around him. They were a mile from the Spinoza estate; it was past
four in the morning, and the forested hills were blanketed in stifling
fog. That, at least, absorbed some of the sound; if his partners could
be a little quieter, thought Dee, they might have a chance at surprise.

Every word he says, Admiral Johnston had ordered, you follow
like it came from my mouth.
Dee felt stupid that he had not asked
for clarification or qualification. Would Admiral Johnston order him
to move in and kill close to a dozen American soldiers? Would he brook
the audacity it would take to question the order and verify it up the
chain of command? Perhaps, or perhaps not. Dee had learned to follow
orders over the past few years. He thrived as a SEAL because he was
smart and he understood things quickly, but also because he moved, he
acted and he executed plans without a lot of useless second-guessing
and moralizing. Some duties were onerous, of course; sometimes he
still heard the grunts and screams of dying prostitutes, women who
simply had the singular misfortune to ply their trade with a tacit
enemy of the United States government. But Dee was a soldier, first
and last, and orders were orders, and once he decided a leader was
worth following he knew his duty was to follow without question.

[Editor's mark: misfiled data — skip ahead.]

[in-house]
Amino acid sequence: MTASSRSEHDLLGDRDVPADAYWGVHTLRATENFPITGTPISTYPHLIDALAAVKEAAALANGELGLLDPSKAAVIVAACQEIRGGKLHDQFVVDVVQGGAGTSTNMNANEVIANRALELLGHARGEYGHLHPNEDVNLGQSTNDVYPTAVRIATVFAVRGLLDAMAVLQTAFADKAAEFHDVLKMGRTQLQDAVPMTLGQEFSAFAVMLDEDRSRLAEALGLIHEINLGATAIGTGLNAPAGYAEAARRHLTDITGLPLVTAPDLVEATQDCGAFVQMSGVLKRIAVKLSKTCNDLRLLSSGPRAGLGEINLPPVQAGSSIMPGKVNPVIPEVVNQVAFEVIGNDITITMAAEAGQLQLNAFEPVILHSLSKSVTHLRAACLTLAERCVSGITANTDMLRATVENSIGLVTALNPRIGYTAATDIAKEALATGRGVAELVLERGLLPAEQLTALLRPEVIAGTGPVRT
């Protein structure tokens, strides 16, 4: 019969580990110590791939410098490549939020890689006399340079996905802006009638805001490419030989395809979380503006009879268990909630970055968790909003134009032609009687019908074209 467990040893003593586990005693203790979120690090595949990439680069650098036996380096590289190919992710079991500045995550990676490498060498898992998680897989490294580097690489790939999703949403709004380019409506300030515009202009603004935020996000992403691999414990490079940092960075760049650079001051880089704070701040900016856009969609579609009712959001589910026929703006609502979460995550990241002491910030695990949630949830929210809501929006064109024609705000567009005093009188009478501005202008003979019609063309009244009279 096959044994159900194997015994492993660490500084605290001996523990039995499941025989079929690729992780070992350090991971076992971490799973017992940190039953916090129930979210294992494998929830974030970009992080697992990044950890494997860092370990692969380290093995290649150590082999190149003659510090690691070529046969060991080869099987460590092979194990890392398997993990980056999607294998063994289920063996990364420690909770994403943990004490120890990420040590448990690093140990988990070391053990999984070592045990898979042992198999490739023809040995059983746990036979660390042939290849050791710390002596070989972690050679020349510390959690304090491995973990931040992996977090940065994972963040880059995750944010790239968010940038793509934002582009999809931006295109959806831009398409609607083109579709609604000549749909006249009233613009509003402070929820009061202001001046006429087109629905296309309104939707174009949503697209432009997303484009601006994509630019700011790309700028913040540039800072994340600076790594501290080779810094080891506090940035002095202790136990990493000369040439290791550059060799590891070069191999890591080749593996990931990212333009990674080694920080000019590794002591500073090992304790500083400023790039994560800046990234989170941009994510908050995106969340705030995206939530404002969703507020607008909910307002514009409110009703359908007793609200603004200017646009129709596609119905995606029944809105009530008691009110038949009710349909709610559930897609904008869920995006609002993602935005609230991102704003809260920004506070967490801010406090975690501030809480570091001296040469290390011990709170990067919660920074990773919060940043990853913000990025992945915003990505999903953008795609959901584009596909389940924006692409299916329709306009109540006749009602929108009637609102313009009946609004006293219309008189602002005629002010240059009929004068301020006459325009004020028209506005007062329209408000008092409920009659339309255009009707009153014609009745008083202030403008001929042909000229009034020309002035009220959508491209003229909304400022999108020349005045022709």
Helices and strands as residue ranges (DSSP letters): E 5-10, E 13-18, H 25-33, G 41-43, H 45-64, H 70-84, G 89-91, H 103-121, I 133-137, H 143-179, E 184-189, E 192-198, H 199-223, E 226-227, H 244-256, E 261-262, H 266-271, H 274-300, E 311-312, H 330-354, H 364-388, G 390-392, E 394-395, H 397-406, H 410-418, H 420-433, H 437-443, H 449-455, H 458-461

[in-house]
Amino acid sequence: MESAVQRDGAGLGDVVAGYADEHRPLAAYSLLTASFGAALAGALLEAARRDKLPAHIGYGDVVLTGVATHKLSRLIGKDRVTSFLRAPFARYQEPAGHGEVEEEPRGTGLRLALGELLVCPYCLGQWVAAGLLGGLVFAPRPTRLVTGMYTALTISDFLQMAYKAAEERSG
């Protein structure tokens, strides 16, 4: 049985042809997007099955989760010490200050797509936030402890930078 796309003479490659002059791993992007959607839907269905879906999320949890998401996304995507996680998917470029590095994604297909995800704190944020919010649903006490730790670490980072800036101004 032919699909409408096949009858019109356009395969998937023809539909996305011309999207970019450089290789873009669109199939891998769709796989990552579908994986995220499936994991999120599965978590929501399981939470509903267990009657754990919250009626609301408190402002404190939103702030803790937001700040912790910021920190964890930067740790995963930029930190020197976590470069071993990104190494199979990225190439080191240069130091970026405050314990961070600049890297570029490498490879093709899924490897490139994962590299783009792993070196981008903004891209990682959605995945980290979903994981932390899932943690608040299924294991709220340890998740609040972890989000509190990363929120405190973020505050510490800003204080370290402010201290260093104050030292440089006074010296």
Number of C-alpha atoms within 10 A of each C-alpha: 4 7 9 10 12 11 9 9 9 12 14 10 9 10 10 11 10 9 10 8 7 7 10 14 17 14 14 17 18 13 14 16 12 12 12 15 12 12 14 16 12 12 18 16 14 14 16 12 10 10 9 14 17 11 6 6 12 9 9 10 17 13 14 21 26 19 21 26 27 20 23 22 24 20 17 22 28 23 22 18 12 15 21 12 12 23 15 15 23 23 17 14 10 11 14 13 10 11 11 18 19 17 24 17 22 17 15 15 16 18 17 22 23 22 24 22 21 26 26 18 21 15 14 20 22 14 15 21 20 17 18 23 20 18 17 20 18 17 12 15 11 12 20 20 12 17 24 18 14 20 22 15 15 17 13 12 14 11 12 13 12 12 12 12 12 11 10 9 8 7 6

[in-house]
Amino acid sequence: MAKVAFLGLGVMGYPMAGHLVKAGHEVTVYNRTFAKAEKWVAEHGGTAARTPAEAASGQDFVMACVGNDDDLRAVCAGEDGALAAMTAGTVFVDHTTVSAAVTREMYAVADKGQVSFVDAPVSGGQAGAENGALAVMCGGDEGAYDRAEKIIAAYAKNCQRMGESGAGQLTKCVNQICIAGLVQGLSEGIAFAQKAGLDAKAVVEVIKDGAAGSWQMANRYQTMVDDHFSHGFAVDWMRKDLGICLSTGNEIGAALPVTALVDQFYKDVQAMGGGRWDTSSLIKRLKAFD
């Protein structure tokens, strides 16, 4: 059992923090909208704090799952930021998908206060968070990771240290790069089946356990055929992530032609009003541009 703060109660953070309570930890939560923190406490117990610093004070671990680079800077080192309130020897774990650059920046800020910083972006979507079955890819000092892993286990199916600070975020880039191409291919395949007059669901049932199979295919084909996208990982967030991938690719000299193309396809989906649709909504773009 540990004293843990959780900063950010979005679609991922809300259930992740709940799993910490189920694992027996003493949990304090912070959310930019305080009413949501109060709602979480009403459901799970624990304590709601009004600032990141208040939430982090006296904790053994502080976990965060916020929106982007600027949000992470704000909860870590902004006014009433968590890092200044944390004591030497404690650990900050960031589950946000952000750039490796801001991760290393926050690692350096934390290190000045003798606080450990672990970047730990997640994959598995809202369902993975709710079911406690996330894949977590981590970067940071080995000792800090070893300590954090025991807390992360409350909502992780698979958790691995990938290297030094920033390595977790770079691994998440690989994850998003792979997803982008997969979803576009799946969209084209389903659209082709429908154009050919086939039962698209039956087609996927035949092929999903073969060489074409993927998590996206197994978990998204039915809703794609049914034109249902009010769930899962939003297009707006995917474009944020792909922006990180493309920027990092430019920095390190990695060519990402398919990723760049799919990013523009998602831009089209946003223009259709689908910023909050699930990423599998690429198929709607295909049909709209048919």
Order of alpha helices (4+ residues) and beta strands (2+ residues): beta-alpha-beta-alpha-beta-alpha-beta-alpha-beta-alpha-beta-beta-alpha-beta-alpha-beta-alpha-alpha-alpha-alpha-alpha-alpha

Would Admiral Johnston order a hit on a squad of American soldiers?
Who the hell knew? But he had sent Dee along on this operation with
orders to follow Agent Barnes, and Dee felt confident he would only
have done so after considering the implications.

As for the rest of it . . . He still could not quite put the
interrogation together in his thought. Ritter’s excuses and
explanations had made sense, some of them, but some of them had
clearly been bullshit. Still, Dee took it all seriously; he could
easily recall the dusty horror which had nearly been his death, which
had disemboweled a fine SEAL while others like it did worse to those
outside. Eduardo and Doctor Subin had certainly seemed to have some
relation to the monstrous things; and now Ritter and Barnes seemed to
think that Eddie Spinoza’s parents planned to conjure up similar things
in their little masquerade. But Dee had no idea how the things had
appeared, or how they might appear again. Somebody learned to turn
the mirror,
Johnston had suggested. Hell of a fucking world. Maybe
so; but how would they turn the mirror back aright?

They seemed to come upon the estate suddenly: there was no light,
no noise in the trees and rolling mists, only a thinning of the woods